BEIJING, Jun. 17 - The China Banking Regulatory Commission (CBRC) will require banks to examine their guarantee business throughout July to prevent the risky practices of some guarantee companies from spreading to commercial lenders, said the banking watchdog on Wednesday.
It is also planning to start spot inspections of banks in the coming months to avoid risks associated with financing guarantee companies, said Zhu Yongyang, deputy director-general of the financing guarantee department at the CBRC.
He said a document has already been drafted to bar bank staff members and people who have close ties to them from setting up or assigning specific guarantee companies for the bank's business.
Concerns over guarantee companies have been rising since some of the companies sought to profit by offering loans with interest rates higher than 50 percent, while bank credit was tightened to curb inflation and enterprises were thirsty for capital to maintain operation.
In coastal city Xiamen, Fujian province, local media reported that in two months' time the practice got three guarantee companies trapped in non-performing loans ranging from 300 million yuan ($46 million) to 3 billion yuan.
It is illegal for guarantee companies to lend directly to debtors instead of through banks, and this should be carefully monitored and punished, said Zhu.
The fees charged for guarantees stayed below normal levels.
Usually, the rate for financing guarantees stand at 50 percent of banks' lending interest rates, he said. "In 2010, guarantee rates were on average 2.2 percent of lending interest rates."
Another document to help the industry grow healthier will come out within this month to encourage private capital to play a bigger role in helping small and medium-sized enterprises (SMEs), said Zhu.
"The overly scattered industry should be consolidated and the scale of the companies needs further expansion."
By the end of 2010, there were 6,030 financing guarantee institutions across the country, of which 23.7 percent were controlled by private capital and 76.3 percent were held by foreign capital. Outstanding guarantees amounted to 1.15 trillion yuan, up by 64.6 percent year-on-year, with a loss ratio of 0.04 percent.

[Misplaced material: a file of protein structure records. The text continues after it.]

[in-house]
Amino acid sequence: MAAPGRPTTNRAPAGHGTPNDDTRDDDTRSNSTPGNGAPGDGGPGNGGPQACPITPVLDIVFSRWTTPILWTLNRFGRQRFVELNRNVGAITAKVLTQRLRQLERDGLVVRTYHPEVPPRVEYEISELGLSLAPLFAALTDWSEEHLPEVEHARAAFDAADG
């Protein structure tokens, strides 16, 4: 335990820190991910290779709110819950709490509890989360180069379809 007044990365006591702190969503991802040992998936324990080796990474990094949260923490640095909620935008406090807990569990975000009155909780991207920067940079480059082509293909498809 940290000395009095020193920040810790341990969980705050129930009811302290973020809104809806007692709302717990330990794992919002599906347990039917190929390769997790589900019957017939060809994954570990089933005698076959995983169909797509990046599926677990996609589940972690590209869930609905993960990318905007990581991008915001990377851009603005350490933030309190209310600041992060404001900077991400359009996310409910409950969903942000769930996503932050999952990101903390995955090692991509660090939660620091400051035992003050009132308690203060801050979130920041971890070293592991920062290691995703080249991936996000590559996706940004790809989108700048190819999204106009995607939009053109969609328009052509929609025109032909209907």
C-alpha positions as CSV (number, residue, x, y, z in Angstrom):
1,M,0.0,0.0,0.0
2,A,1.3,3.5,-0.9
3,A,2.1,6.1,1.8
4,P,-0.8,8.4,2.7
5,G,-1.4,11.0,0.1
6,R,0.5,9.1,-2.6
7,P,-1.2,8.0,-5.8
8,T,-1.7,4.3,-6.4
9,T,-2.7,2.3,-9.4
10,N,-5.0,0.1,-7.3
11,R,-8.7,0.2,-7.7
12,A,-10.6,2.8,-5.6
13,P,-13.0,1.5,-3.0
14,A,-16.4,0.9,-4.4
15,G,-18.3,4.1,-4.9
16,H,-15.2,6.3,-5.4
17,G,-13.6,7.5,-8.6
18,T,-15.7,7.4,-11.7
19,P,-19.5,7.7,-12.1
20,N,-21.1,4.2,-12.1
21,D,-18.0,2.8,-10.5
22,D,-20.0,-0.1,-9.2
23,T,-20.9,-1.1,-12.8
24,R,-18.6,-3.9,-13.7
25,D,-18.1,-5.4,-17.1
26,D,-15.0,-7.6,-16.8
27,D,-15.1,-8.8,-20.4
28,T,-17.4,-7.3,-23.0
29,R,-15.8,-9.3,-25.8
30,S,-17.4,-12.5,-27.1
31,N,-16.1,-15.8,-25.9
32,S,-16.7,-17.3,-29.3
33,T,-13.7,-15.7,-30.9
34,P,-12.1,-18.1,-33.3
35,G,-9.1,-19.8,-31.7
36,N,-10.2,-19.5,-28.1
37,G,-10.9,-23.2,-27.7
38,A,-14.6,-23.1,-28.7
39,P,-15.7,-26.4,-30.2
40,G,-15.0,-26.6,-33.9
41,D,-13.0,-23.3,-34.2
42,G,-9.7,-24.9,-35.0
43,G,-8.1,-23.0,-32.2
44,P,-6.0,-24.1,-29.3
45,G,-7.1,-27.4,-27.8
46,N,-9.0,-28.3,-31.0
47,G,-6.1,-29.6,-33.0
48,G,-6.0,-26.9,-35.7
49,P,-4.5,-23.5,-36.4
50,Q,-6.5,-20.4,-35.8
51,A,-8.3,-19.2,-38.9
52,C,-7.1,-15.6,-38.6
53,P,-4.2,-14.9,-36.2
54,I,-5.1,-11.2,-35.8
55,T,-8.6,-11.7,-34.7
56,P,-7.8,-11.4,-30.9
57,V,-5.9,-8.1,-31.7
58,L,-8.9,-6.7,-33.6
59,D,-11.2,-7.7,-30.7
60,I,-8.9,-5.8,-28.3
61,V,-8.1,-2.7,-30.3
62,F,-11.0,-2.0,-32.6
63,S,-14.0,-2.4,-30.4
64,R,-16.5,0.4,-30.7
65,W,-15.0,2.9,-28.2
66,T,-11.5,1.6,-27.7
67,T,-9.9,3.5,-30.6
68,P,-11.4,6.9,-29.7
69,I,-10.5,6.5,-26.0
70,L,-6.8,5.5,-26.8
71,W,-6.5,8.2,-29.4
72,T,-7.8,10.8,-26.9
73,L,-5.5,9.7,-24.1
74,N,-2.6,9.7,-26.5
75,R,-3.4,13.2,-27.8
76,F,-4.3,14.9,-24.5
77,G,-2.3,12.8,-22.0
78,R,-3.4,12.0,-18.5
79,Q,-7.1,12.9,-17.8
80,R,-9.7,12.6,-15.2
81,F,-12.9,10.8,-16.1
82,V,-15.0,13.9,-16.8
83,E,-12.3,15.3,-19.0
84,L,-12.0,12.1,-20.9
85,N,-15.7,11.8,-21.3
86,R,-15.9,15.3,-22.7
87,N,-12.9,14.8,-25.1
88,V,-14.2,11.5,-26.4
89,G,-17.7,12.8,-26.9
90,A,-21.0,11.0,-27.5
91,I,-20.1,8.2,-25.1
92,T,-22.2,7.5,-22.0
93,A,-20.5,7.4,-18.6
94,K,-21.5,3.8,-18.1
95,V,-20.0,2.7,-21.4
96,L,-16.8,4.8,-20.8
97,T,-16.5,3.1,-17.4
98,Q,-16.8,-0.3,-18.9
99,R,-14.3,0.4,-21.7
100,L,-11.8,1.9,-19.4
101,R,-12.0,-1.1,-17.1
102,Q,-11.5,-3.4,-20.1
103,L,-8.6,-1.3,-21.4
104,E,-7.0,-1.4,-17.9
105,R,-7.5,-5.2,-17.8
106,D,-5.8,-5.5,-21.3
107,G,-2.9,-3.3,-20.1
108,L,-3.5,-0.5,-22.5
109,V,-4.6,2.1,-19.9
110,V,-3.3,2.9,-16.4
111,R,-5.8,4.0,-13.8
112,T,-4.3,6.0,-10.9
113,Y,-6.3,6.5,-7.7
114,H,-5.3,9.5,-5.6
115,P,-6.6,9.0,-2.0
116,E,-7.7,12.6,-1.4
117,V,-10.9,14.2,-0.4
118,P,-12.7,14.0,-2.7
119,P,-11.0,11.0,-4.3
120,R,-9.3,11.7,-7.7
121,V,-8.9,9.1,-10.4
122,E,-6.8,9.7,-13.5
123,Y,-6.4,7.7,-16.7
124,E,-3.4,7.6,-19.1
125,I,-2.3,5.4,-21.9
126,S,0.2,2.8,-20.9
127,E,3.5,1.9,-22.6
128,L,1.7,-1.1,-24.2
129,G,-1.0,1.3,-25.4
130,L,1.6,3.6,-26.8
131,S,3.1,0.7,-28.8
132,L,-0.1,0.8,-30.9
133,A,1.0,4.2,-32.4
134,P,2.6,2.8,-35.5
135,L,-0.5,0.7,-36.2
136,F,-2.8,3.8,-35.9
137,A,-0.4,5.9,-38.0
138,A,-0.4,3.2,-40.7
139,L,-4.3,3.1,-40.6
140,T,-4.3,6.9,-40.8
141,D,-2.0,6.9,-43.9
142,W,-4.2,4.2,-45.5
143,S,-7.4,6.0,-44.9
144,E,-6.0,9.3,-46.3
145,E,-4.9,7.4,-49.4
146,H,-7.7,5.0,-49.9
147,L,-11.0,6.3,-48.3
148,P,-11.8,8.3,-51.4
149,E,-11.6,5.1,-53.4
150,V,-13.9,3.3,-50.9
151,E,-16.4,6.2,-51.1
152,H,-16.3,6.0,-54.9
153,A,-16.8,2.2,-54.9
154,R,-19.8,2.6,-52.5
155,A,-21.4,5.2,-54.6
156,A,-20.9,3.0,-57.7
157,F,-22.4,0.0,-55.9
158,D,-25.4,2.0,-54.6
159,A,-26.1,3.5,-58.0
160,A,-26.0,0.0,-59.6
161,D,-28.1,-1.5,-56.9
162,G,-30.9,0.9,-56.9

Guarantees for loans to SMEs went up by 69.9 percent year-on-year to 689.4 billion yuan by the end of 2010, said the CBRC.
"Under the background of macro-monetary tightening, the financing guarantee industry will probably shrink this year, and they are more likely to pursue business with high revenue as well as high risks, which may increase the uncertainty of liquidity," said Zhu, warning governments at the local level to watch closely for risky loans.
"Currently the risks lying in guarantee companies will not pose systematic threats to banks, as long as the lenders choose legal guarantee companies," said Guo Tianyong, director of the research center of the Chinese banking industry at the Central University of Finance and Economics.
The People's Bank of China, the country's central bank, vowed on Tuesday that it will actively prevent and resolve lenders' risks associated with non-deposit financial institutions, financing guarantee companies, pawn shops, and private financing behaviors, according to a report published on its official website.
By the end of 2010, the number of lenders that cooperated with financing guarantee companies rose by 27.1 percent year-on-year to 10,321, according to statistics from CBRC.
It will also increase supervision over trust and investment, leasing, finance companies and other non-deposit financial institutions to consolidate basis for banks' stable operations, said the central bank.
"In 2011, the operating environment of banking sector still faces great uncertainties," it said, highlighting the risks related to loans to local governments through financing vehicles and property industry.